Attitudes to money have changed a lot over three generations in my family.
My parents were very much of the view that if you did not have the cash available, you did not buy a product or service. Credit was not something they wanted to get involved in and they even set an income level before they would get married and start a family.
I think credit was less readily available then. If they had struggled they would have gone to family I imagine but even that seems unlikely unless it was an absolute crisis.
They bought things locally and I guess local businesses acted on trust sometimes or made special deals.
I started borrowing money when I became a student because it was pushed on you then and I was very naïve. Free money! What young person would have turned that down in the Eighties before we saw how borrowing could come back and bite you on the derriere once a change of life circumstances like the loss of a job or a new baby happened. As a debt counsellor, I saw so many people struggling particularly if they became ill or disabled and were unable to work.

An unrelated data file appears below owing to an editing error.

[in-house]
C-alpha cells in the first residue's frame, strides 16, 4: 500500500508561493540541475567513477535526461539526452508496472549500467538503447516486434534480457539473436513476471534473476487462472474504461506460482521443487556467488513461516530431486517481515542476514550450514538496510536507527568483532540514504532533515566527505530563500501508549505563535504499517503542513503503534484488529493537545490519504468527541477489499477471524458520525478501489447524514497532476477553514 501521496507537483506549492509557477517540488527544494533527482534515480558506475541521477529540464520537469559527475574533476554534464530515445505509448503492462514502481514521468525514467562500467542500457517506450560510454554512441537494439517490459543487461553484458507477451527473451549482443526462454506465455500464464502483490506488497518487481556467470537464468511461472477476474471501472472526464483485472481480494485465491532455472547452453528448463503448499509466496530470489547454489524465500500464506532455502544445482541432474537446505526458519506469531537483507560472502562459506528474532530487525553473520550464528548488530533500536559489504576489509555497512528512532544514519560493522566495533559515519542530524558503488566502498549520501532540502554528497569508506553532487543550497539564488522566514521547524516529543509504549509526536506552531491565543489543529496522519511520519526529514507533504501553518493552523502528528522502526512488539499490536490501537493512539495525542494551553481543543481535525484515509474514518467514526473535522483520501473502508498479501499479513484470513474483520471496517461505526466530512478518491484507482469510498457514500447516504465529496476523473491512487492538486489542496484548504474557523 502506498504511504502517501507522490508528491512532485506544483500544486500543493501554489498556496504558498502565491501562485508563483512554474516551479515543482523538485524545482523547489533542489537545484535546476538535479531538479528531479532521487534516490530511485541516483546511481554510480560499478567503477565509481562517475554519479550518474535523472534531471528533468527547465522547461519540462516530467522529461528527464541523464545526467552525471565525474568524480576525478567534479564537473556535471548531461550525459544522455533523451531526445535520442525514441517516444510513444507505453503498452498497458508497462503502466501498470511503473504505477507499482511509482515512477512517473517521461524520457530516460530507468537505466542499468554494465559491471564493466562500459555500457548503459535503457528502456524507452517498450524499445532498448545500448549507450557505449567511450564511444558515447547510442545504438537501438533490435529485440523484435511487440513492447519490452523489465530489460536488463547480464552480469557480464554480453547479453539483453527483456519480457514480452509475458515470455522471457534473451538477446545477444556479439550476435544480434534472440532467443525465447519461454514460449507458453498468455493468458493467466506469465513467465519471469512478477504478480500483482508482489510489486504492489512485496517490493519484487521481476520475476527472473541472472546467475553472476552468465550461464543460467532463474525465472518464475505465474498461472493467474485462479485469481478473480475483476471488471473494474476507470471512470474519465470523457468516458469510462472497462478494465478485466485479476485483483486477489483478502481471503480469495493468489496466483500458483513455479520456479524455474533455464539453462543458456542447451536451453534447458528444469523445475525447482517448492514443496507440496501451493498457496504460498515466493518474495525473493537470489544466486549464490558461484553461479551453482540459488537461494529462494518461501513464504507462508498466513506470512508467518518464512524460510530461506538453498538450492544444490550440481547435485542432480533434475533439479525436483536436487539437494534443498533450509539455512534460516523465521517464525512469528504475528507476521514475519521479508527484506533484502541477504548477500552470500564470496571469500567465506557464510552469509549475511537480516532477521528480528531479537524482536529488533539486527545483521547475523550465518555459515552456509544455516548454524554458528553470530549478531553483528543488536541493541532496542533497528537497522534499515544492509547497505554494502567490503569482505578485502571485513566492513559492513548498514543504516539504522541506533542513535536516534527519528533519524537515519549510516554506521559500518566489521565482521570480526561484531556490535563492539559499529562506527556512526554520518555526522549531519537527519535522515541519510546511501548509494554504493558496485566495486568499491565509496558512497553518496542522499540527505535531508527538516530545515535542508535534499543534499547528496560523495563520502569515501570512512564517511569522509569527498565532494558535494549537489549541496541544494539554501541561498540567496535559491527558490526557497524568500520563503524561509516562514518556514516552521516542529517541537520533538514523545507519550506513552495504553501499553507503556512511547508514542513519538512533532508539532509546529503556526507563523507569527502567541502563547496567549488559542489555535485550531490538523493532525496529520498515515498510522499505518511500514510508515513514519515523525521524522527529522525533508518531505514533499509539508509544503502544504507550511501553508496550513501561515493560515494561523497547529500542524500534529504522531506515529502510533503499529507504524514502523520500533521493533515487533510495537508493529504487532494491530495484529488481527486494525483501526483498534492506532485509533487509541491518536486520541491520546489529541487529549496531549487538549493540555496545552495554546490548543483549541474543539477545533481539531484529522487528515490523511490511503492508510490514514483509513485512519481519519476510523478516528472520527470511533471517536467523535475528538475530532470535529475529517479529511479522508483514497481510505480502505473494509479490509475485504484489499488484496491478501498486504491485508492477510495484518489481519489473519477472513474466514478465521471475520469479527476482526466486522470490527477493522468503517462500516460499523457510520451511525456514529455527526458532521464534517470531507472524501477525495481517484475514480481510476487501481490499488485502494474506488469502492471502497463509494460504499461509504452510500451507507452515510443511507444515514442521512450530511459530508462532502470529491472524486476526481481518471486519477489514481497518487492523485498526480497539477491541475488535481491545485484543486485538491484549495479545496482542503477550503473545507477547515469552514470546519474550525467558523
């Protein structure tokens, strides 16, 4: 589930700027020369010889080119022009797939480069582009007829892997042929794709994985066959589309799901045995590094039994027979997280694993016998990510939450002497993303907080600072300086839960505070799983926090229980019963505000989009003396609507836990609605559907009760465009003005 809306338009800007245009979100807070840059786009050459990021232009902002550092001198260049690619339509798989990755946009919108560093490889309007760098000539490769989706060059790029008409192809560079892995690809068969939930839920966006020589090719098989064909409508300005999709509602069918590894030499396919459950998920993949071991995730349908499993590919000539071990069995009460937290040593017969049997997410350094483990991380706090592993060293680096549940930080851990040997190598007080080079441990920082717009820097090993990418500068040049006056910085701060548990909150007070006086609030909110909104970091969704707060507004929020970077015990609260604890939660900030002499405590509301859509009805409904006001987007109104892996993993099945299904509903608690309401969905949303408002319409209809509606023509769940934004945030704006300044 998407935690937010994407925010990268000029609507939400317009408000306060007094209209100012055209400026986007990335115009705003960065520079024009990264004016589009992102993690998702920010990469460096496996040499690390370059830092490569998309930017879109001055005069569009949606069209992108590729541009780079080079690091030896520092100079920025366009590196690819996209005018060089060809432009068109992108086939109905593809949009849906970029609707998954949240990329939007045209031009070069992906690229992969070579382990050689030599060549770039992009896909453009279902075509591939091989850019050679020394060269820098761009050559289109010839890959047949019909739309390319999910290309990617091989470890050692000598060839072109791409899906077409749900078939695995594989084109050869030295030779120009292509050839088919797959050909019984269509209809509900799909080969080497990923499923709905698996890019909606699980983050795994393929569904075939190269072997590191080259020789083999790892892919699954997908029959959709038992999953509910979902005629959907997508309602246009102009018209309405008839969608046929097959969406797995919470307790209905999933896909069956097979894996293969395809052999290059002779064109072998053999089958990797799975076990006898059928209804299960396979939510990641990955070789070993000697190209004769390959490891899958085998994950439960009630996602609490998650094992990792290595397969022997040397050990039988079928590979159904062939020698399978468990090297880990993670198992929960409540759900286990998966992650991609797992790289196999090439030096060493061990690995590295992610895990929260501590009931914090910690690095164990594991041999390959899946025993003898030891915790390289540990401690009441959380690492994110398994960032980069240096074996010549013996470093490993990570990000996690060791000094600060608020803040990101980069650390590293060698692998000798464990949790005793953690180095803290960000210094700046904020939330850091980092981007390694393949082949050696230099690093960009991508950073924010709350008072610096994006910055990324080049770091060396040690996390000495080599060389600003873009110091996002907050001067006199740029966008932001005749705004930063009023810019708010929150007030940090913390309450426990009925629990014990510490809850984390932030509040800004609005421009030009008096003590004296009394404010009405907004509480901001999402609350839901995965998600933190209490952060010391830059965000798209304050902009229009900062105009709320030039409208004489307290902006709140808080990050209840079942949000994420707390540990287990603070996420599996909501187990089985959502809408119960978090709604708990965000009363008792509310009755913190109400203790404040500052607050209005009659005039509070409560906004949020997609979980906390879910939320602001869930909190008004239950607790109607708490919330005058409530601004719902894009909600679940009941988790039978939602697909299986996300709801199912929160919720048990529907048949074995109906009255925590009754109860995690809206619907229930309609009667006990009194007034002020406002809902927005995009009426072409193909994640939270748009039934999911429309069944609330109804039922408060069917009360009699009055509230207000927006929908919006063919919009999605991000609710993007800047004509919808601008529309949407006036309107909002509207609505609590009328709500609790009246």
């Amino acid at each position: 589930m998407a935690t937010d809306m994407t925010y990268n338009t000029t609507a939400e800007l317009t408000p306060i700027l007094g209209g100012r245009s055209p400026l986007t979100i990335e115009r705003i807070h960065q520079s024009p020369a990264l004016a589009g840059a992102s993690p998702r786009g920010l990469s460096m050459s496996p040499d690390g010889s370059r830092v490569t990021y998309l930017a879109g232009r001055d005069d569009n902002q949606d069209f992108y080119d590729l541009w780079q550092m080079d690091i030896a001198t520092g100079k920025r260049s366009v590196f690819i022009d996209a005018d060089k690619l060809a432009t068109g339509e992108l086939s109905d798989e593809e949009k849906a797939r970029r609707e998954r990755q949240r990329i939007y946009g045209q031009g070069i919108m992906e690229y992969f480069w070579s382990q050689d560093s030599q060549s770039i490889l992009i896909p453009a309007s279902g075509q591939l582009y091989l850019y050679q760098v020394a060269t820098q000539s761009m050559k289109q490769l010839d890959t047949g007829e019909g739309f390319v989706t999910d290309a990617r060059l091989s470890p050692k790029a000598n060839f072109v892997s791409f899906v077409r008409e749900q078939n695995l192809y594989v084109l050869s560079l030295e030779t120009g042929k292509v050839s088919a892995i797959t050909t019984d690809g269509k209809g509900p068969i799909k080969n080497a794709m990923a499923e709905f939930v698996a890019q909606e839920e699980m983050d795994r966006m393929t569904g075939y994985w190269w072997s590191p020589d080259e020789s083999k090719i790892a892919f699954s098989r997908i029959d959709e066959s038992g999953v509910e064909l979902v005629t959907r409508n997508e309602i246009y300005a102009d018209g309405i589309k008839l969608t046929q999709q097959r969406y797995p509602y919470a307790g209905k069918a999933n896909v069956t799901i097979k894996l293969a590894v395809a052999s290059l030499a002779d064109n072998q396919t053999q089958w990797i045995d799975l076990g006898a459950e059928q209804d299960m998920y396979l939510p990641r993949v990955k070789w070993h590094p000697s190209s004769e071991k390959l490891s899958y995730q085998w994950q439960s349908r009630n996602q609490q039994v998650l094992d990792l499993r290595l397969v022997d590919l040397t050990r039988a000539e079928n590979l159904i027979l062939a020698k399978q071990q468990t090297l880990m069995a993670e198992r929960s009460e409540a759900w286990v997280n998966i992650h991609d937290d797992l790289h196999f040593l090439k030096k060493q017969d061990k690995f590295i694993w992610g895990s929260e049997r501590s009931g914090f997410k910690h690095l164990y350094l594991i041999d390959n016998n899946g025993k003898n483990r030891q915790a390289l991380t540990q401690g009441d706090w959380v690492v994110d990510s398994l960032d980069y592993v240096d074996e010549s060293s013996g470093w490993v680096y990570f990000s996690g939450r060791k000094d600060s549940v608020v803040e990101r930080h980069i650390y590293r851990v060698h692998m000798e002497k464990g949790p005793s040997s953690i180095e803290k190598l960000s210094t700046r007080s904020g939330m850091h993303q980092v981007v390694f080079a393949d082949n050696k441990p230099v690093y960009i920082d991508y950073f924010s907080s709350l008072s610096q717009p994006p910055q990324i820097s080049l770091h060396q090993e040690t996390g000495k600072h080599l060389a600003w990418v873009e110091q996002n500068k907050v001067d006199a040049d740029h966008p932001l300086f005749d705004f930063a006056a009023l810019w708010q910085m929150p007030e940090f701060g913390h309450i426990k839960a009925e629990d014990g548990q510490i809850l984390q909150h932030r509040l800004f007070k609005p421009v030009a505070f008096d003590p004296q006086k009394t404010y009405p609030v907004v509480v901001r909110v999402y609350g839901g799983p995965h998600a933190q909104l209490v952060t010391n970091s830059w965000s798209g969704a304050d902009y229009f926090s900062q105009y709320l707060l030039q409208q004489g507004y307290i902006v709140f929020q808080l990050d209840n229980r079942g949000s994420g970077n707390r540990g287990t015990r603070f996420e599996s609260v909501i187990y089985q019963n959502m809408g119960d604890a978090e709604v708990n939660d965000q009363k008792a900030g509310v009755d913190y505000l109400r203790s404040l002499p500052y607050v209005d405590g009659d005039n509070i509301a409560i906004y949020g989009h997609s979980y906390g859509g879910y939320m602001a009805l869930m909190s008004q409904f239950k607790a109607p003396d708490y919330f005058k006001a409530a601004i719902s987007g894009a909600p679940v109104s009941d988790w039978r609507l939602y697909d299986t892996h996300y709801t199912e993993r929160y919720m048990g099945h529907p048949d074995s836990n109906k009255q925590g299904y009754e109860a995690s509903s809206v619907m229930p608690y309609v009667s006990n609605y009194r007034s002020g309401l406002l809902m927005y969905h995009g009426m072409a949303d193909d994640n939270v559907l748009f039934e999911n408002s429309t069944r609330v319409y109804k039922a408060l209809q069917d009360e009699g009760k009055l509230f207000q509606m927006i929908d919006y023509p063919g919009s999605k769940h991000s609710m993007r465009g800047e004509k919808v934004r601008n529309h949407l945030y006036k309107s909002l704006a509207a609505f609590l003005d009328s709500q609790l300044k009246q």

It did not stop me though and I would spend and borrow, borrow and spend. Looking back, I think this was part of my mental health issues but at the time it just seemed like fun until the demands for repayment arrived.
I think credit is now part of 21st century society and will be for some time yet. Whether you consider online personal loans by Northcash or talk to your credit union I think people will be borrowing rather than bartering for some time yet.
I thought it would be helpful to find out what my son’s attitude to money was. He simply said “I like it!”. Don’t we all? Tomorrow, I will have a longer conversation about budgeting as he works his way slowly into adult life.
How have attitudes to money changed over the years in your family?